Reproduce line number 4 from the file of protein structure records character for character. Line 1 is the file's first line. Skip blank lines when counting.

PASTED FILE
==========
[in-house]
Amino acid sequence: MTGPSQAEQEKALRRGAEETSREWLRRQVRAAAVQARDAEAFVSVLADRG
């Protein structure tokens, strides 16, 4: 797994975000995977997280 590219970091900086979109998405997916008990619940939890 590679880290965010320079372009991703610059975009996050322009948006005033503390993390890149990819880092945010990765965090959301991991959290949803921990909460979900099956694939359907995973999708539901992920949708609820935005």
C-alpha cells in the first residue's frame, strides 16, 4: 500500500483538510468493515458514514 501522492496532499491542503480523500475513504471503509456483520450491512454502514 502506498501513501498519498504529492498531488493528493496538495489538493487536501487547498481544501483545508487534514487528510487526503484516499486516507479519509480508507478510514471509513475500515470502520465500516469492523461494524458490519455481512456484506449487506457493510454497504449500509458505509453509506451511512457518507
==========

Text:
C-alpha cells in the first residue's frame, strides 16, 4: 500500500483538510468493515458514514 501522492496532499491542503480523500475513504471503509456483520450491512454502514 502506498501513501498519498504529492498531488493528493496538495489538493487536501487547498481544501483545508487534514487528510487526503484516499486516507479519509480508507478510514471509513475500515470502520465500516469492523461494524458490519455481512456484506449487506457493510454497504449500509458505509453509506451511512457518507